We’re screwed. We the people of the United States are completely at the mercy of the military-industrial-security-telecom-financial complex, and there’s very little we can do about it. Oh, there are “enemies” such as ISIL, China, Russia, Iran, North Korea, and so on, but none to compare with our own legally installed overlords, putatively entrusted to keep this country “safe.” That’s the big takeaway from Oliver Stone’s Snowden, a dramatization of the case of whistleblower Edward Snowden. If you can steel yourselves to watch it, we warn you — it’s the most alarming mainstream movie you’ll see this year, with positively soul-crushing revelations about how our government sees us.
Mind you, none of the revelations are new. Snowden — played in the Stone film by Joseph Gordon-Levitt — went public in 2013 with what he learned working as a computer expert for the NSA and CIA. While enabling covert homeland spy operations, drone strikes, and the like, Snowden saw that the national security apparatus was conducting more extensive surveillance on Americans than on foreign “terror” suspects. His squeal caused an uproar at the time, but the hubbub eventually died down and life went on. Three years ago, investigative filmmaker Laura Poitras’ documentary Citizenfour laid out Snowden’s case very clearly. But documentaries expressing outrage about crimes committed by governments against ordinary people are commonplace, and relatively few moviegoers saw it.
That’s why Stone’s narrative, released by Open Road Films, needs to be strong and well made. Snowden’s courageous conscientiousness, very much in the spirit of such outlaw truth-seekers as Julian Assange and Chelsea Manning, has little measurable effect on the price of eggs in Oakland. The intrusions he warns us about aren’t as dramatic as the 9/11 attack or televised beheadings in the desert. The missions on which Snowden works are secret, effectively beyond the view of elected officials. But it doesn’t take much imagination to realize that unlimited government snooping on e-mails and cell phones (with the cooperation of telecom companies) infringes on all our basic civil liberties. As Gordon-Levitt’s Snowden points out, even the most innocent person has something to hide. The private affairs of almost every man, woman, and child in North America are within easy reach. George Orwell was right: The war, any war, is waged by the government against its own subjects and is designed to be continuous.
The action centers on the marathon 2013 debriefing session in a Hong Kong hotel room, with Snowden spilling the beans to documentarian Poitras (Melissa Leo) and reporters Glenn Greenwald (Zachary Quino) and Ewan MacAskil (Tom Wilkinson). The damning evidence comes in flashback. The screenplay — written by director Stone and Kieran Fitzgerald, adapted from a book by Anatoly Kucherena and Luke Harding — shows Snowden as a straight-arrow autodidact (he never finished high school) who first joined the CIA out of patriotism but was eventually repulsed by the callousness of colleagues such as his boss, played to a hilt by Rhys Ifans.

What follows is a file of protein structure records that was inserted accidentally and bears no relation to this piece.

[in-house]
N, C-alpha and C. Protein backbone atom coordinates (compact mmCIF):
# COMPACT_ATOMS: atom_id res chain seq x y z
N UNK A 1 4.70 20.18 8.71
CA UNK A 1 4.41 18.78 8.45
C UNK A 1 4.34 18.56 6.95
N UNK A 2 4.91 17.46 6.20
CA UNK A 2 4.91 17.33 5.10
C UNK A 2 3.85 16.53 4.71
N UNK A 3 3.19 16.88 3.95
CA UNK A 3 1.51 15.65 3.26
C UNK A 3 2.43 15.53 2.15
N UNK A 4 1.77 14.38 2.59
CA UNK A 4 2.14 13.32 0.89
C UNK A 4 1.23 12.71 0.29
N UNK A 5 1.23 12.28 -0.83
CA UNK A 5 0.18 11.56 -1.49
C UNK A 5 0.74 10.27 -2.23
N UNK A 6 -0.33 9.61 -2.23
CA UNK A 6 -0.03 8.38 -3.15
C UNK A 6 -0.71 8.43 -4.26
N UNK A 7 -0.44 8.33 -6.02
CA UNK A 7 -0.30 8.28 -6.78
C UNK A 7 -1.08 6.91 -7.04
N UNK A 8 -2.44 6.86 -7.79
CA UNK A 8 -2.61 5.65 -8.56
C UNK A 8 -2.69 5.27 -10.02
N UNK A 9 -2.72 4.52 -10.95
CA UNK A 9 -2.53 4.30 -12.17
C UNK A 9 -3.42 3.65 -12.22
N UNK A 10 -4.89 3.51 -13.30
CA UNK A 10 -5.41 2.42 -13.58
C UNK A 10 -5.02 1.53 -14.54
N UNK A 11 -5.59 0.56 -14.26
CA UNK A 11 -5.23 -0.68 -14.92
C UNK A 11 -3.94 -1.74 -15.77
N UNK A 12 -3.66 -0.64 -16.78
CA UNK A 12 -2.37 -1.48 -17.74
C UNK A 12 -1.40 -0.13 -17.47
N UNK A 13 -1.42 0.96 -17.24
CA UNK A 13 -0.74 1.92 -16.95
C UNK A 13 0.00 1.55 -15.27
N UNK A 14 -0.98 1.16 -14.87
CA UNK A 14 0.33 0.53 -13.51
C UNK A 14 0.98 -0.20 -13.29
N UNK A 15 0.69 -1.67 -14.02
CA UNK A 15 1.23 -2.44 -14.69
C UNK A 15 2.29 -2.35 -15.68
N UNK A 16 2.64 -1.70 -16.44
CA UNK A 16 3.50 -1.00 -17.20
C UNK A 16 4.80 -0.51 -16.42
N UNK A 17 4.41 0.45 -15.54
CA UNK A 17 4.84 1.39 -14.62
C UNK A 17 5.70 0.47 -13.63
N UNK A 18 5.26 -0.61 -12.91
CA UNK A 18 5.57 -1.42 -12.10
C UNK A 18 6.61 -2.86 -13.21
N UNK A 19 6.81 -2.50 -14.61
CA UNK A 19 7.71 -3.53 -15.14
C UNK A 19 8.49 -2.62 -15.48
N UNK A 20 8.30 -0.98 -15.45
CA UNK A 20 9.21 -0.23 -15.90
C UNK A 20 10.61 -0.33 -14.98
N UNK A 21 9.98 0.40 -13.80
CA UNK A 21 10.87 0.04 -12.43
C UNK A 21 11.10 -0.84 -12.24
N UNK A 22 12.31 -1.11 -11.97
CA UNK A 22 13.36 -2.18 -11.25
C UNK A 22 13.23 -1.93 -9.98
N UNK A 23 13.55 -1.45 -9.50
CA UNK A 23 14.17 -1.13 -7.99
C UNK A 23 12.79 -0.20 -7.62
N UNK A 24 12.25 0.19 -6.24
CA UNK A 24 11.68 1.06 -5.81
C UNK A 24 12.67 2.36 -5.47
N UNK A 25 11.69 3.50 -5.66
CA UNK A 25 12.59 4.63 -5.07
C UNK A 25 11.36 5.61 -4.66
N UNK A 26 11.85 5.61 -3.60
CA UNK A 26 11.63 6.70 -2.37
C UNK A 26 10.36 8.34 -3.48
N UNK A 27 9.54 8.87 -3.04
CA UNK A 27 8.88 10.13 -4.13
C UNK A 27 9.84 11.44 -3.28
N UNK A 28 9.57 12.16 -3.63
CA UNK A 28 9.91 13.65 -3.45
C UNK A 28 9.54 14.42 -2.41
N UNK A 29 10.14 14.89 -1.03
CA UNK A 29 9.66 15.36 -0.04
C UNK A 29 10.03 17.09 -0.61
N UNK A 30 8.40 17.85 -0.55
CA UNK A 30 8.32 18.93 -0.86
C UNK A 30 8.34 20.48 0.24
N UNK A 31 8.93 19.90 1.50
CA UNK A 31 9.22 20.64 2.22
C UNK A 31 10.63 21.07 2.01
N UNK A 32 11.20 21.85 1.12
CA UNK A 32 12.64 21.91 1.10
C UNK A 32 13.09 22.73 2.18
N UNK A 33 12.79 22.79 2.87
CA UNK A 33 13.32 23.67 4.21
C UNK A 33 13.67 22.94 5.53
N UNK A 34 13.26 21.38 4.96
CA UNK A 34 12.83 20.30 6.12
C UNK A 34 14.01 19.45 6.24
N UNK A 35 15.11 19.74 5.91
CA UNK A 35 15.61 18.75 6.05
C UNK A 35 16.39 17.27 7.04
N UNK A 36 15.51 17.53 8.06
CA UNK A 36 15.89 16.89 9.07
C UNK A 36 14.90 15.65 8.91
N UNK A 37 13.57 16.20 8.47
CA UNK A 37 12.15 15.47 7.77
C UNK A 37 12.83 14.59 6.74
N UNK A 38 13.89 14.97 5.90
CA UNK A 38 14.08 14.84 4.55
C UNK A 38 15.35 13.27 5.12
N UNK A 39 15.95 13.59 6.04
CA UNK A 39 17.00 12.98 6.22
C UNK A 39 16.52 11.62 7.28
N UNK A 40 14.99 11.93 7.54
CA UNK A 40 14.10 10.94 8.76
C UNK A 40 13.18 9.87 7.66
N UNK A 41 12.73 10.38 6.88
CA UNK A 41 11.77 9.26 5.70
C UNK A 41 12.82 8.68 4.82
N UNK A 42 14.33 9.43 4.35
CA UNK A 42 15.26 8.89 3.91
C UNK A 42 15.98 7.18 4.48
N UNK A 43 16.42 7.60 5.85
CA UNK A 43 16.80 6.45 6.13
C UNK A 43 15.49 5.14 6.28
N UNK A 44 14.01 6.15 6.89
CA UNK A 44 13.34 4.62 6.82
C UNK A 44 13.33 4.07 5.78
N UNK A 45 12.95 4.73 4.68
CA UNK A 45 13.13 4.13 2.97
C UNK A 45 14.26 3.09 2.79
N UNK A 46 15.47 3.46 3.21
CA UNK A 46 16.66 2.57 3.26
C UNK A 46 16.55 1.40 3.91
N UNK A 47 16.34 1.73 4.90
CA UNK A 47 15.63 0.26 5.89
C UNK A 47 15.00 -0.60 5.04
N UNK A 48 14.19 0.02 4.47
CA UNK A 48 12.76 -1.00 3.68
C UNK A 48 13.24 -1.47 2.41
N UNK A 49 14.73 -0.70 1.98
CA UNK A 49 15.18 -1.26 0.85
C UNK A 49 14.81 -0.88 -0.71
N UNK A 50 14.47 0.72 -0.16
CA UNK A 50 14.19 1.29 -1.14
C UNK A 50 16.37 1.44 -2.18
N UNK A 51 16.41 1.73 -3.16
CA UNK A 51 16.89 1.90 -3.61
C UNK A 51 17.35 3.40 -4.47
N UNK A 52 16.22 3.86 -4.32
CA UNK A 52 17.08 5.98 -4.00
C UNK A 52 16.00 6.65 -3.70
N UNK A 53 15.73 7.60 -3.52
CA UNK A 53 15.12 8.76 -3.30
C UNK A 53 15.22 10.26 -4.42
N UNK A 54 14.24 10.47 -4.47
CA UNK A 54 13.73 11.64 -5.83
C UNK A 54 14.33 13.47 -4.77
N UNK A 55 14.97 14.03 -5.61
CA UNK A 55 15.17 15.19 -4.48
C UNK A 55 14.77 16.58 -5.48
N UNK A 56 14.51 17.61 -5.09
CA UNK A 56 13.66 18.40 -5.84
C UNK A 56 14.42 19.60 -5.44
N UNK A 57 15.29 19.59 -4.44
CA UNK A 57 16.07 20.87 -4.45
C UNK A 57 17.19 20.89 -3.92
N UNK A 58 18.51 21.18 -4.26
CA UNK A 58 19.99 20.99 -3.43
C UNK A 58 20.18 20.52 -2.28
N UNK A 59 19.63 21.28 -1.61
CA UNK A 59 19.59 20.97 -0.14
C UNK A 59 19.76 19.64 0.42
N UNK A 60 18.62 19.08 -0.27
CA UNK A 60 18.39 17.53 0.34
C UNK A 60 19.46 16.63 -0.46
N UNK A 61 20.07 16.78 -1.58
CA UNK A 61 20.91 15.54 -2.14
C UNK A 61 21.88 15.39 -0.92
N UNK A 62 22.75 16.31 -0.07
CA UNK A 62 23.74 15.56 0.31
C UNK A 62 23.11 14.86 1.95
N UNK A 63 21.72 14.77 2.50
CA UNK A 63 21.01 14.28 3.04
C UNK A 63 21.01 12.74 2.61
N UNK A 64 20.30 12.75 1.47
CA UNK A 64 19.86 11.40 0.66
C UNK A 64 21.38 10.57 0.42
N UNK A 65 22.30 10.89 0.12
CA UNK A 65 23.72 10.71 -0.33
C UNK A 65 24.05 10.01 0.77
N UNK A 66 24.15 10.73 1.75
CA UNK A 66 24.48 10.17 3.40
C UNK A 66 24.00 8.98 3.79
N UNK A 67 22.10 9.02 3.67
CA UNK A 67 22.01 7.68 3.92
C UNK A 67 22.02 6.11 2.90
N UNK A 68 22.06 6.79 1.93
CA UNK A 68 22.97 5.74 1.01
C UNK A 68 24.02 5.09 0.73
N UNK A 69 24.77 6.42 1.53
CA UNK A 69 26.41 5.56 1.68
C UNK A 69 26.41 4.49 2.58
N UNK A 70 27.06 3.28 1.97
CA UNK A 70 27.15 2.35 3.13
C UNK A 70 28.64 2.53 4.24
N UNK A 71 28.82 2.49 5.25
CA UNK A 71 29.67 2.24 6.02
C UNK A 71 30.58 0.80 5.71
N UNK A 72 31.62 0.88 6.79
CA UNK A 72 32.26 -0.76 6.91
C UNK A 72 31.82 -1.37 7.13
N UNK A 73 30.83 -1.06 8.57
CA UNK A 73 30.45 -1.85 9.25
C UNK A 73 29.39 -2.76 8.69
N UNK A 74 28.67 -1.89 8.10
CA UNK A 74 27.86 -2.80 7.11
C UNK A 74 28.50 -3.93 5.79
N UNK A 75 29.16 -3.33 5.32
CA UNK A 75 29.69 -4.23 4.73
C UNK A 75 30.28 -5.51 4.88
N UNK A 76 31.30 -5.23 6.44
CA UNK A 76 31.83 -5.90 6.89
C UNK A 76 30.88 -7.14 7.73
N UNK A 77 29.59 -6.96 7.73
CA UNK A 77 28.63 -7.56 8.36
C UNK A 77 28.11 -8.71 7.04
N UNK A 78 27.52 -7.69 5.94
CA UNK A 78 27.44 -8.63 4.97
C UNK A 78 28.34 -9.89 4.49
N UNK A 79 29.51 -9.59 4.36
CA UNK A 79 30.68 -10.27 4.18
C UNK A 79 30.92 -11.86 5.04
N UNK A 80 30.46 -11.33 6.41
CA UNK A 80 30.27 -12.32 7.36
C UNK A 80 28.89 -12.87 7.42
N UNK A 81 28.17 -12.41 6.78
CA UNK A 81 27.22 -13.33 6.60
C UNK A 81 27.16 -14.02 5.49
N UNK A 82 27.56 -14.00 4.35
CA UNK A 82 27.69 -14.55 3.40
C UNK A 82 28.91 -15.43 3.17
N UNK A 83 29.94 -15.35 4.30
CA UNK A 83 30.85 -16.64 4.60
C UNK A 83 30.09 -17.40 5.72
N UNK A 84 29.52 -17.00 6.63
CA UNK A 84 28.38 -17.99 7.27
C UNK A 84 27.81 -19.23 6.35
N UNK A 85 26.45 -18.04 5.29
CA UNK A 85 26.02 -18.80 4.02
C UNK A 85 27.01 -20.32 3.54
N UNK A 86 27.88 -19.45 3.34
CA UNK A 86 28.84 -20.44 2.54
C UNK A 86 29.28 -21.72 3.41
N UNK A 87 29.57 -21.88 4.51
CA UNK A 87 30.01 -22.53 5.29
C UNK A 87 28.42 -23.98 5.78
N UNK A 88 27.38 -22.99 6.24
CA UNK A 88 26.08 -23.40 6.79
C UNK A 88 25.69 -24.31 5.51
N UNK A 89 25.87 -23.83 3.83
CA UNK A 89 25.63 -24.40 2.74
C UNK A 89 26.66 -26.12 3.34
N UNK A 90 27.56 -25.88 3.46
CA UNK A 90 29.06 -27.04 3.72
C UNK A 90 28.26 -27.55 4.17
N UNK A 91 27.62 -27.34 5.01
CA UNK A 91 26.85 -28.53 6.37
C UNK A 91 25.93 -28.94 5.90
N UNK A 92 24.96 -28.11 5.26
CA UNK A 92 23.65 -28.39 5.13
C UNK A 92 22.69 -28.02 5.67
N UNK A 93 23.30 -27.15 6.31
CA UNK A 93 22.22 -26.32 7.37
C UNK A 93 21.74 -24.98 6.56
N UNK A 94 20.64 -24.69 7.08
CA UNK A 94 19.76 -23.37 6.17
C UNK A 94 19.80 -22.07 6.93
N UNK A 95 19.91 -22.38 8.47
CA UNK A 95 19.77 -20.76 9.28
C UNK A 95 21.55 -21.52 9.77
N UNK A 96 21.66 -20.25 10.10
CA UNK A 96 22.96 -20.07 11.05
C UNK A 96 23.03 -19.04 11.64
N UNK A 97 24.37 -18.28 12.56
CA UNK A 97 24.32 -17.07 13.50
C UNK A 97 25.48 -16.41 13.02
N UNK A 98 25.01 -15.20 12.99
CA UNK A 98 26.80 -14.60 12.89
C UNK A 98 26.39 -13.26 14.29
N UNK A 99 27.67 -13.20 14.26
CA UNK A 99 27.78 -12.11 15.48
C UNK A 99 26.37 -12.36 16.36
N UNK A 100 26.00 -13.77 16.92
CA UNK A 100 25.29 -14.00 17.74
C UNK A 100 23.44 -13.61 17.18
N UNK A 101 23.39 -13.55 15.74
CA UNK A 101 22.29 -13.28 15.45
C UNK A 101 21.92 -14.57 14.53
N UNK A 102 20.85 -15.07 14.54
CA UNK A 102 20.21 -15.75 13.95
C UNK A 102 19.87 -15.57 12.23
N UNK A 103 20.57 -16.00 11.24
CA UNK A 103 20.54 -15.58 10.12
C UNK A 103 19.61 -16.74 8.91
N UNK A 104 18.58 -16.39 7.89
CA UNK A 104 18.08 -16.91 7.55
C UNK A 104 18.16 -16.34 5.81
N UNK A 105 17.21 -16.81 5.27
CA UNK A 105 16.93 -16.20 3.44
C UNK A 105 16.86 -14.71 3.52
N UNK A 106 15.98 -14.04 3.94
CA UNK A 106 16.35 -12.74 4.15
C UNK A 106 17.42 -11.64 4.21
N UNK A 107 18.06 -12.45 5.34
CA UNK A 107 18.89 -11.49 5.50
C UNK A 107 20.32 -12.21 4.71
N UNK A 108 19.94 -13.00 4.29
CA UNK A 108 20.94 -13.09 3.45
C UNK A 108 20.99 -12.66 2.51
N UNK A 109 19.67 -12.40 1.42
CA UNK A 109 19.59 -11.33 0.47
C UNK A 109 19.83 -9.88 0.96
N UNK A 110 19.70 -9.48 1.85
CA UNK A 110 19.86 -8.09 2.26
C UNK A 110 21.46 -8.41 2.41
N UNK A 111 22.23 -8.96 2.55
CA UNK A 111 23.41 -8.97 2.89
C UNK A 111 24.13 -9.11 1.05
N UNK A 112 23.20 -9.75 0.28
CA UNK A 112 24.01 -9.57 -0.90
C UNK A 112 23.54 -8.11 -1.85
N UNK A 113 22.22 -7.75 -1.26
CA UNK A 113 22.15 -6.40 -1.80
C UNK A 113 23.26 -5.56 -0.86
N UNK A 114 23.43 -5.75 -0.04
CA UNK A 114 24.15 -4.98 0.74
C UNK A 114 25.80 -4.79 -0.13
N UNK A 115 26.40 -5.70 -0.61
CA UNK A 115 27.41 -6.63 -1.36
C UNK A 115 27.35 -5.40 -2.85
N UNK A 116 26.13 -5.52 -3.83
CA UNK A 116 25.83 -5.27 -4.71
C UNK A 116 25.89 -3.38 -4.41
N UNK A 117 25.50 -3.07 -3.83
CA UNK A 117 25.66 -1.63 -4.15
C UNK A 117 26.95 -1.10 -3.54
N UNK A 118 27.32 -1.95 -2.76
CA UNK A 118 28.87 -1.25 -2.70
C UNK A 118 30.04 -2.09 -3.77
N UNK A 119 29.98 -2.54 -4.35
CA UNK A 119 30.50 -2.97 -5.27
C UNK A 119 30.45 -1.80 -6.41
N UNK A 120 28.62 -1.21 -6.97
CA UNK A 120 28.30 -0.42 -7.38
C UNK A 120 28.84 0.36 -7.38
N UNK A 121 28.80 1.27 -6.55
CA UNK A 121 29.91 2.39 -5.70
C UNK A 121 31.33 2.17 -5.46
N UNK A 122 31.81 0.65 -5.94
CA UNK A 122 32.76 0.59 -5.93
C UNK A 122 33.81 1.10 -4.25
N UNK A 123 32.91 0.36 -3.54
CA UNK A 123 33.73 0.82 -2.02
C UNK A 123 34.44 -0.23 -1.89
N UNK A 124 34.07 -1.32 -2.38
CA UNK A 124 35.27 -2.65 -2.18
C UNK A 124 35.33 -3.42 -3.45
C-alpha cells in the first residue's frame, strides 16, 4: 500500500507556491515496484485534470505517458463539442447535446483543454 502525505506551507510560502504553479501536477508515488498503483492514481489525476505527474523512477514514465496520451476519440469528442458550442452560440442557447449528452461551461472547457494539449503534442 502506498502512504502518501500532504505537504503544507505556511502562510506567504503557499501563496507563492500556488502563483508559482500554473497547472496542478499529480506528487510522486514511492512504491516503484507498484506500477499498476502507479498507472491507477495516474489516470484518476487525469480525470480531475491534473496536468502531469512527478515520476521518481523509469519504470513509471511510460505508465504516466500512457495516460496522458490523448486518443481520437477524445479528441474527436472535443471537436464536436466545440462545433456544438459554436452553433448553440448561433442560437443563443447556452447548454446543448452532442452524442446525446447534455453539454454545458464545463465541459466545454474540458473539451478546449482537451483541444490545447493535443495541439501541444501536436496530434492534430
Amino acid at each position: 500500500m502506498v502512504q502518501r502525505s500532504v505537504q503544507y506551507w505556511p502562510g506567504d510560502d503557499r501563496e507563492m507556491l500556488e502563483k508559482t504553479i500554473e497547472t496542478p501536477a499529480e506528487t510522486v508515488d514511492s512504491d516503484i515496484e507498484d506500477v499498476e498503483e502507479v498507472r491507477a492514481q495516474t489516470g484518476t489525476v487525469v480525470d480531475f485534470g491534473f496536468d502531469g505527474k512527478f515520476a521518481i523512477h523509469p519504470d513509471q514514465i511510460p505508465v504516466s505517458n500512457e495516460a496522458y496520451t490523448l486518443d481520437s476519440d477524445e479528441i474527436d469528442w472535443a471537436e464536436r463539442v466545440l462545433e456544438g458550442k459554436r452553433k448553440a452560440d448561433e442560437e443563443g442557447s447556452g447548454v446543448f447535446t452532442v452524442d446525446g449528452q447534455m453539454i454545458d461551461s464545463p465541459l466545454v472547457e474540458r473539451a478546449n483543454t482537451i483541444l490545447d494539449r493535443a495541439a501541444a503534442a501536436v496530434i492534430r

Veteran topical muckraker Stone (Born on the Fourth of July; JFK; World Trade Center) has not lost his knack for examining the human side of intricate public policy issues. The realization dawns on Snowden slowly, with each new “anti-terrorist” measure treading closer to the complete economic and social control deemed necessary from above. As one character explains it: “Secrecy is security. Security is victory.” Freedom or security? You can’t have both.
Gordon-Levitt plays Snowden as a natural idealist, but it’s the role of his wife Lindsay Mills (Shailene Woodley) that truly resonates. She’s the civilian real-life anchor, the perfect neutral observer of the stress reflected on Snowden’s face, an ordinary citizen who has absolutely no idea, but learns her lesson. Nicolas Cage, Ben Schnetzer, Scott Eastwood, Leo, and especially Ifans, as the archetypal spook, contribute vital character pieces to the mosaic of fear. Stone the gadfly has always specialized in telling truth to power, with the vital human interest firmly in tow. Snowden at first appears to be the workmanlike chronicle of an unhappy camper. But the disillusioned technocrat finally emerges as a uniquely American dissident. You may be seized by the desire to throw away your mobile phone as you leave the theater.
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